William Henry Broadhurst was born at Maitland on 13th August, 1855; he died aged 72 on 29 July 1927. He moved to Ashfield, Sydney, and began employment as a surveyor’s assistant, working mainly on the south coast of NSW. He turned his interest in photography into a business, and from around 1900 began to publish postcards. Many of the photographs were hand coloured for sale by his daughters. To secure his photographs he travelled by train and then walked wherever he wanted to go.
We decided to use this set of images due to the lovely hand-colouring that is a feature of most of them and because they are filtered in albums by location. There is lot more functionality that we can add to this interface in time but for now this is a very simple way to access the postcards.
This experiment’s brief included:
- Use a discrete set of images that can be filtered by place
- Show the Broadhurst postcards in a new and unusual way
- Treat the landing page like an artwork
- Use layering and opacity to create an artwork in itself when the whole collection is viewed
- When a location is selected the images would appear to come to the foreground
- Link each item back to the ACMS for deeper information
- Learn about WebGL
- Post on findings
Technical information on how this was built:
The application leverage’s Three.js a wrapper around WebGL (a port of OpenGL) for the web to display a large collection of media to an end-user in a visually appealing and interactive way. The aforementioned collection was used as the media for the application and located within the ACMS. The scraping process was bespoke and utilised a curated .csv file, producing an XML file in a pre-defined format and incorporating the resize, compression and caching of the media in order to reduce the overhead when loading and interacting with the application.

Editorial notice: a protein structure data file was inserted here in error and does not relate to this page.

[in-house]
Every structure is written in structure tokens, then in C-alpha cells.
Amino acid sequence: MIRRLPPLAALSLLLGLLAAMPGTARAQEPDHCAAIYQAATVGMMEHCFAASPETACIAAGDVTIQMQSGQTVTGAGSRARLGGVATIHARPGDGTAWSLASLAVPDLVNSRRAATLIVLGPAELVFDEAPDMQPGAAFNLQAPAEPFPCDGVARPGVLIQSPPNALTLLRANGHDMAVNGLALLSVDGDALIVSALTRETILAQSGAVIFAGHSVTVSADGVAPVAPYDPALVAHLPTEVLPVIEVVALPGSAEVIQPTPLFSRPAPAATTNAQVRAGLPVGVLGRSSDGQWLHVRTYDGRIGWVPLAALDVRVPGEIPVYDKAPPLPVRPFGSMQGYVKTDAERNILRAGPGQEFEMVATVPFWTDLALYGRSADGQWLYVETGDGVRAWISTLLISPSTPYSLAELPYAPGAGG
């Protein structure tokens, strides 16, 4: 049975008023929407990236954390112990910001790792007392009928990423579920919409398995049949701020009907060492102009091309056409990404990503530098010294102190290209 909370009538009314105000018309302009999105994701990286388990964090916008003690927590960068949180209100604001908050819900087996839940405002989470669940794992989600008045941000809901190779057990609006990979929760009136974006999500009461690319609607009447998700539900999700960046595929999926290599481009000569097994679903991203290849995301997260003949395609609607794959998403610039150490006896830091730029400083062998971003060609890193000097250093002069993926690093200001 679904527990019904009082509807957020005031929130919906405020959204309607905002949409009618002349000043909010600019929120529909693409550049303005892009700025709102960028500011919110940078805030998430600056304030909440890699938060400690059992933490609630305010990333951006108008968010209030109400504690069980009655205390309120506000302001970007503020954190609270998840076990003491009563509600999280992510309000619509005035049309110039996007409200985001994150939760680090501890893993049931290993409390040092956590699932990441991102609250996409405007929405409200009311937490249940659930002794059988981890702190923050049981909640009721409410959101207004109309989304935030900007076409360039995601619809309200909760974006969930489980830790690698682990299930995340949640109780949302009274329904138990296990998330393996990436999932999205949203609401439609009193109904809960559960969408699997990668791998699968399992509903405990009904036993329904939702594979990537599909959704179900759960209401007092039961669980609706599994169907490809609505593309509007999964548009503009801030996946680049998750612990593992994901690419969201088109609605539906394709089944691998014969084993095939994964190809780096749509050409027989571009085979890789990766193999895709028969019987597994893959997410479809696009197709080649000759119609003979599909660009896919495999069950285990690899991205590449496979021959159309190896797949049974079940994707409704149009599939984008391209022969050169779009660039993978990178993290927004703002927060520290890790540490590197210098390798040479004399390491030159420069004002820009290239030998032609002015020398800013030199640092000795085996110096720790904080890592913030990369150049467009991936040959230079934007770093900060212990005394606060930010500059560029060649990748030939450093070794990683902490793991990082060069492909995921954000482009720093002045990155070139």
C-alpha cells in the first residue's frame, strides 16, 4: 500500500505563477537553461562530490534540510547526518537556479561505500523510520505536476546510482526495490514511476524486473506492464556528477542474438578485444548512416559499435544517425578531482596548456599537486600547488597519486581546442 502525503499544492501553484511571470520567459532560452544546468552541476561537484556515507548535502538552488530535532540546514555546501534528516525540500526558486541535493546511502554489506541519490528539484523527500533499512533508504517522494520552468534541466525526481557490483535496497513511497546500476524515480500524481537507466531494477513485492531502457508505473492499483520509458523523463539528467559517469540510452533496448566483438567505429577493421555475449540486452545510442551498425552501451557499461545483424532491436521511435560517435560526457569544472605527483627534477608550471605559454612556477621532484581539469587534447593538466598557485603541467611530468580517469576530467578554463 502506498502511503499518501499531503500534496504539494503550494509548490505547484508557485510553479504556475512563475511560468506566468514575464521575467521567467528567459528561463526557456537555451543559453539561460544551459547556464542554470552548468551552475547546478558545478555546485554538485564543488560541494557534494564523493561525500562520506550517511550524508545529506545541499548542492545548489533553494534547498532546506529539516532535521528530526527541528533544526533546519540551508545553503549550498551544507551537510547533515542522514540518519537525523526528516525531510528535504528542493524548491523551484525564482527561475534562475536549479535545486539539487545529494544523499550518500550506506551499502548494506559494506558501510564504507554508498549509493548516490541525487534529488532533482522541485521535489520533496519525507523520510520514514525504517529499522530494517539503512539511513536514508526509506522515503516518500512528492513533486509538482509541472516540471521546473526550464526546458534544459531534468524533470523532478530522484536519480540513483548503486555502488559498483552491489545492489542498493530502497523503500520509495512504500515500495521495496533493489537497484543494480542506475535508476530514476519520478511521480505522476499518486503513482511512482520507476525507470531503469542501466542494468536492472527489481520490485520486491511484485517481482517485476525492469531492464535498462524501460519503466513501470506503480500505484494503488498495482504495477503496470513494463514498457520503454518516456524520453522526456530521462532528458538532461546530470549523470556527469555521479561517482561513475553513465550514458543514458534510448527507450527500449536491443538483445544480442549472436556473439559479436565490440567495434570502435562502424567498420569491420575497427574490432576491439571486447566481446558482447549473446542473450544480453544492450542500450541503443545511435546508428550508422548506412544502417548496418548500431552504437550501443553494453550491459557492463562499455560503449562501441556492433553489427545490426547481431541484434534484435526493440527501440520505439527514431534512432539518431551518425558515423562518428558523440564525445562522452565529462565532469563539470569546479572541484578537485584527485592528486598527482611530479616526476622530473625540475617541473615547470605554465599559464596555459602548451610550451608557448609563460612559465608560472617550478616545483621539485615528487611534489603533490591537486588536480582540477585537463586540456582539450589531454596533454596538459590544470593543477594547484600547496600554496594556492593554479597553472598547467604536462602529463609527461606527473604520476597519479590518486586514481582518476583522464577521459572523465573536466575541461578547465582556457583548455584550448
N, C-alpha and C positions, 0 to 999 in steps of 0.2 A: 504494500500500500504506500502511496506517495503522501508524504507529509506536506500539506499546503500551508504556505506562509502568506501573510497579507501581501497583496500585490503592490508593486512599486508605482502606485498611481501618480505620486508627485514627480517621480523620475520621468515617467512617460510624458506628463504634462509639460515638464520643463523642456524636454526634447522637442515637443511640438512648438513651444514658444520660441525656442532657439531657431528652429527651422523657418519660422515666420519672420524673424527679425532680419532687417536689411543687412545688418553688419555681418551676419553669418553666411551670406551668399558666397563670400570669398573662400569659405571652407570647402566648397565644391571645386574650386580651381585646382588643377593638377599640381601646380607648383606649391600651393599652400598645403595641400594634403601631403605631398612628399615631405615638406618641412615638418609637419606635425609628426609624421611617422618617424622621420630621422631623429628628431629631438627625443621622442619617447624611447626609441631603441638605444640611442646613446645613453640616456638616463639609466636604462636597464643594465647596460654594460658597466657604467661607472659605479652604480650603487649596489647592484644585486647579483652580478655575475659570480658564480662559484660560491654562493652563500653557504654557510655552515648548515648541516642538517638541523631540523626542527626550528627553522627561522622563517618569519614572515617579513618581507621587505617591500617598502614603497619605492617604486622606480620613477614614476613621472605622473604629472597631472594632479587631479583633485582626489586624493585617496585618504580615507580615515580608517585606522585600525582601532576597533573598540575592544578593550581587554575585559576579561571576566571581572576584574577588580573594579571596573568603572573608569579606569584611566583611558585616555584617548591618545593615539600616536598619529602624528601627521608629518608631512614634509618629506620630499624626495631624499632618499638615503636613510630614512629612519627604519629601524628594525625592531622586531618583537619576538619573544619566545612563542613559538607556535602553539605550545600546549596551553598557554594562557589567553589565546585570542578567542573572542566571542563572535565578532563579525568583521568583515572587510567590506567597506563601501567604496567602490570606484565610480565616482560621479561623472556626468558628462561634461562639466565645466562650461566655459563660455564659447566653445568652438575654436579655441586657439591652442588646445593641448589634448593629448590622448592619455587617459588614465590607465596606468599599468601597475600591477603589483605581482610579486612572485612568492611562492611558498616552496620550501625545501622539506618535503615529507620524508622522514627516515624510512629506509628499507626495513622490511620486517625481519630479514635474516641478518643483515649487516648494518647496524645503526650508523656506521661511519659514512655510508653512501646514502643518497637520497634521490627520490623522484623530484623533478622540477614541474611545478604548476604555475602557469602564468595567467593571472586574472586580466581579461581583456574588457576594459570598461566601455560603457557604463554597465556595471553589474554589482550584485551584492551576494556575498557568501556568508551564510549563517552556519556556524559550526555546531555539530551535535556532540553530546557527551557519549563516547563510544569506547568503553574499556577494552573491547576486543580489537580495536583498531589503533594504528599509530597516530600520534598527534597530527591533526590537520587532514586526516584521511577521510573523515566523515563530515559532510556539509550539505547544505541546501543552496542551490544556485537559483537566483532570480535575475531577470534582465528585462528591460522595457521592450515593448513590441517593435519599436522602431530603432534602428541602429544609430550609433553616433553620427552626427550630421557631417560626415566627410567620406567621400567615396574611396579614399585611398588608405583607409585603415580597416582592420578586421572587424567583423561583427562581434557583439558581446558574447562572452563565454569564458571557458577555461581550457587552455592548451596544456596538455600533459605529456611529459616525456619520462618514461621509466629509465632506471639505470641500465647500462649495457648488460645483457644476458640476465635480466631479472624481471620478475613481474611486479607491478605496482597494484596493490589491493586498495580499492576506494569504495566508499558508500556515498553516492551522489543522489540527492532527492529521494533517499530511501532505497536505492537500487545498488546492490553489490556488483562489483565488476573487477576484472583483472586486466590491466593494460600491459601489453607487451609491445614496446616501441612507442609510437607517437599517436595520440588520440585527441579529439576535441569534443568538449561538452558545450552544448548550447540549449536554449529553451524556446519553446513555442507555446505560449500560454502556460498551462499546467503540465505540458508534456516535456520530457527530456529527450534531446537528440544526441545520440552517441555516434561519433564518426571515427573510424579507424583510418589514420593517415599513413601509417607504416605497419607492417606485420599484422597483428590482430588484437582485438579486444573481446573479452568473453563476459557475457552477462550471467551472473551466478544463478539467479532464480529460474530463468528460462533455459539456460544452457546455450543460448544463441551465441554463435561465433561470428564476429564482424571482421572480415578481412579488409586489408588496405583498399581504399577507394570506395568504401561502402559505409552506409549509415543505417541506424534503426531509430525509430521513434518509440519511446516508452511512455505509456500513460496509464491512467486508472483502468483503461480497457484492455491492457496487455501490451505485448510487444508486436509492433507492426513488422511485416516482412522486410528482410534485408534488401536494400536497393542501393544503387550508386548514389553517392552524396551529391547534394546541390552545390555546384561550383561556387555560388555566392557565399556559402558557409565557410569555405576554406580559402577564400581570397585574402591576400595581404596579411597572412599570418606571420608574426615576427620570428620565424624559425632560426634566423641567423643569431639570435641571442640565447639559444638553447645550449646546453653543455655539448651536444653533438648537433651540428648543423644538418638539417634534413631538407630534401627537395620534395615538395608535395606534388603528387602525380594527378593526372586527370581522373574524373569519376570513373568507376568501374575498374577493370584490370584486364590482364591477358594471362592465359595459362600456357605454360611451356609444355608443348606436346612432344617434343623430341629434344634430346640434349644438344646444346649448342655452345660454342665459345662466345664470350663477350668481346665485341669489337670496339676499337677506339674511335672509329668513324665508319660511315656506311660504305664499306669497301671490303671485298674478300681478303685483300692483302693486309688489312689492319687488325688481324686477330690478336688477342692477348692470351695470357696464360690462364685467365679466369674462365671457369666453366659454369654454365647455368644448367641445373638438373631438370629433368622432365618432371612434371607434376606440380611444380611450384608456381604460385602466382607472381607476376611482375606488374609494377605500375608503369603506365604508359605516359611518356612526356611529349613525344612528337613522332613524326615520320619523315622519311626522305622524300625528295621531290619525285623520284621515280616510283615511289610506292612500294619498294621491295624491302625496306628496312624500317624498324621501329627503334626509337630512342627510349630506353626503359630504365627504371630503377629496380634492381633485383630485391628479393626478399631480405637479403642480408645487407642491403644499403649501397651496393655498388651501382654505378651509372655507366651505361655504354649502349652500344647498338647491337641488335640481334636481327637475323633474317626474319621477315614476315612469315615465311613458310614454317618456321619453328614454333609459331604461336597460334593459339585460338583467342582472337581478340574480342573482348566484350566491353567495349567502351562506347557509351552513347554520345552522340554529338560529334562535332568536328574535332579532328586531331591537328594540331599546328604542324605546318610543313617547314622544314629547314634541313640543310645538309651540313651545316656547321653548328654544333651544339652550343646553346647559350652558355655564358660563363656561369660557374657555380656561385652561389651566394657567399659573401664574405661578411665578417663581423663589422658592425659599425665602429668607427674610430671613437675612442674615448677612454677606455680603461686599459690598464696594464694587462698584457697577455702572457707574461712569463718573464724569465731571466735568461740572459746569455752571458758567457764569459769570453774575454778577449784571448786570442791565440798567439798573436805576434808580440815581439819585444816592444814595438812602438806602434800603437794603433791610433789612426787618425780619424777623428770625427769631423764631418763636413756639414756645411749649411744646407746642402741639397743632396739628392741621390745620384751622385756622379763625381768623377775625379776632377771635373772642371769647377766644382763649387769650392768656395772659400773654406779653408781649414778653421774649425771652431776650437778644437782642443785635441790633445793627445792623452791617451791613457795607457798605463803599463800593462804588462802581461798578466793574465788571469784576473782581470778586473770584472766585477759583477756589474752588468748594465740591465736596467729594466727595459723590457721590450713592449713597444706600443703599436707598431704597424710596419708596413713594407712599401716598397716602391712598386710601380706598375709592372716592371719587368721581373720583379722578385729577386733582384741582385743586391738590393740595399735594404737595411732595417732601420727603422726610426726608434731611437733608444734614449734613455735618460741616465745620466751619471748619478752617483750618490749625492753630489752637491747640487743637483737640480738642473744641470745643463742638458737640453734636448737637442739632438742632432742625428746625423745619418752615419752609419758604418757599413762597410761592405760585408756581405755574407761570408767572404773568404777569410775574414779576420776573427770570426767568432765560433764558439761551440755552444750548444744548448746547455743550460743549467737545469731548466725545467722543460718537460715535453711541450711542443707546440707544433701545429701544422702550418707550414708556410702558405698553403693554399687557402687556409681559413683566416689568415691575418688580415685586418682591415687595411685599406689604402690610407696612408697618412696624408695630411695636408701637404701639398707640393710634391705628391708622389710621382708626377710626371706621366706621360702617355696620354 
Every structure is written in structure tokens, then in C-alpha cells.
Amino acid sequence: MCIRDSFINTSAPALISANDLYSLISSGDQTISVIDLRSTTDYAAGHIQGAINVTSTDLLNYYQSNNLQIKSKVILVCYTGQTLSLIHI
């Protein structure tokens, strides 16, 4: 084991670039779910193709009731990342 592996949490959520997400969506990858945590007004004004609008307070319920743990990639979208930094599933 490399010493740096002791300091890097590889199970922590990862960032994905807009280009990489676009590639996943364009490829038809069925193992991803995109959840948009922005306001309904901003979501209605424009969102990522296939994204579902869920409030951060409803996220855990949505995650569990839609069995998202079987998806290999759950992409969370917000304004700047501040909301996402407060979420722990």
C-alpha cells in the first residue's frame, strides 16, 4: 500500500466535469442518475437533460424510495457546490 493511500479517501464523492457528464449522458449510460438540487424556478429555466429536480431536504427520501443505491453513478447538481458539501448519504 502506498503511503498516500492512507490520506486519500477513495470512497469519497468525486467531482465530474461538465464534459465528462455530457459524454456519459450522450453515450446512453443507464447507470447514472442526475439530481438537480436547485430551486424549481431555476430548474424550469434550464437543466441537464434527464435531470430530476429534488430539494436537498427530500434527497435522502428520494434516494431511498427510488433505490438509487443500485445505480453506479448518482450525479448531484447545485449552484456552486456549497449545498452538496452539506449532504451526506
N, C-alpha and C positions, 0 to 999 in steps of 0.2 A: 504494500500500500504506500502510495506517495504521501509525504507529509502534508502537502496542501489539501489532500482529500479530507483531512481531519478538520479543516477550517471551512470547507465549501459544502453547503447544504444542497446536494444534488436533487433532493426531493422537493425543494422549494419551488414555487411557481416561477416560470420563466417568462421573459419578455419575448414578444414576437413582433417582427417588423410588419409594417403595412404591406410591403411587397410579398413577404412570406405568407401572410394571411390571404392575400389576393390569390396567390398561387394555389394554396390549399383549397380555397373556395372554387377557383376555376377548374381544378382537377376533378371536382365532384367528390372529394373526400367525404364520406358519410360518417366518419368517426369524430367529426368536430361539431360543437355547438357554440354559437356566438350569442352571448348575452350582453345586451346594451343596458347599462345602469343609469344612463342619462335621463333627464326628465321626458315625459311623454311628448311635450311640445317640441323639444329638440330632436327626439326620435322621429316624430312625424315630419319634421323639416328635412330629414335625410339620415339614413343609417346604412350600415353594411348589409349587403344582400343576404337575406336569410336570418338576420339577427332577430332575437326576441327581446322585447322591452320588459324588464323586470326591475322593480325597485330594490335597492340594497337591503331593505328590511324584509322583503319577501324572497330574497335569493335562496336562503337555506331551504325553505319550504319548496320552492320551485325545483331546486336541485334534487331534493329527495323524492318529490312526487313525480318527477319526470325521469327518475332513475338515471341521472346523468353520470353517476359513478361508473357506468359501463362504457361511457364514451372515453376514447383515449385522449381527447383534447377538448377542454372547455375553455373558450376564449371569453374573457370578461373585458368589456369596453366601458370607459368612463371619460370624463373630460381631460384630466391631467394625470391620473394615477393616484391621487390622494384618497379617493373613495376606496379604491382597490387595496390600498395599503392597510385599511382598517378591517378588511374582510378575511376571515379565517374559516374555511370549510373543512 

The application is layered in a grid-like structure and utilises a single filter with values common amongst sets of media, however this can be expanded with the provision of additional metadata information. The filter, when applied, brings relevant images to the forefront and changes the opacity to signify an active state. Each active image can be clicked to enlarge and display it’s associated information.
- The transition between the 2D environment (x,y) and 3D environment (x,y,z) in the context of the browser is a large leap. A 2D environment lacks depth and alludes to a finite space that your fully aware of, however when utilising Three.js a whole new world is created. This world when rendered is infinite and is limited only by the near and far frustum of the camera (visible area relative to the camera’s position). At this point relativity becomes a hard thing to keep track of, especially when the unit of scale is different.
- As with anything 3D oriented the extra dimension and subsequent space provides greater scope to define more tangible objects with an increase in the range of available movement. At this point geometry, algebra and trigonometry have new meaning.
There are a lot more features that we could add to this interface but for now this is a quick experiment in WebGL. We hope you enjoy looking at the different locations of the Broadhurst collection.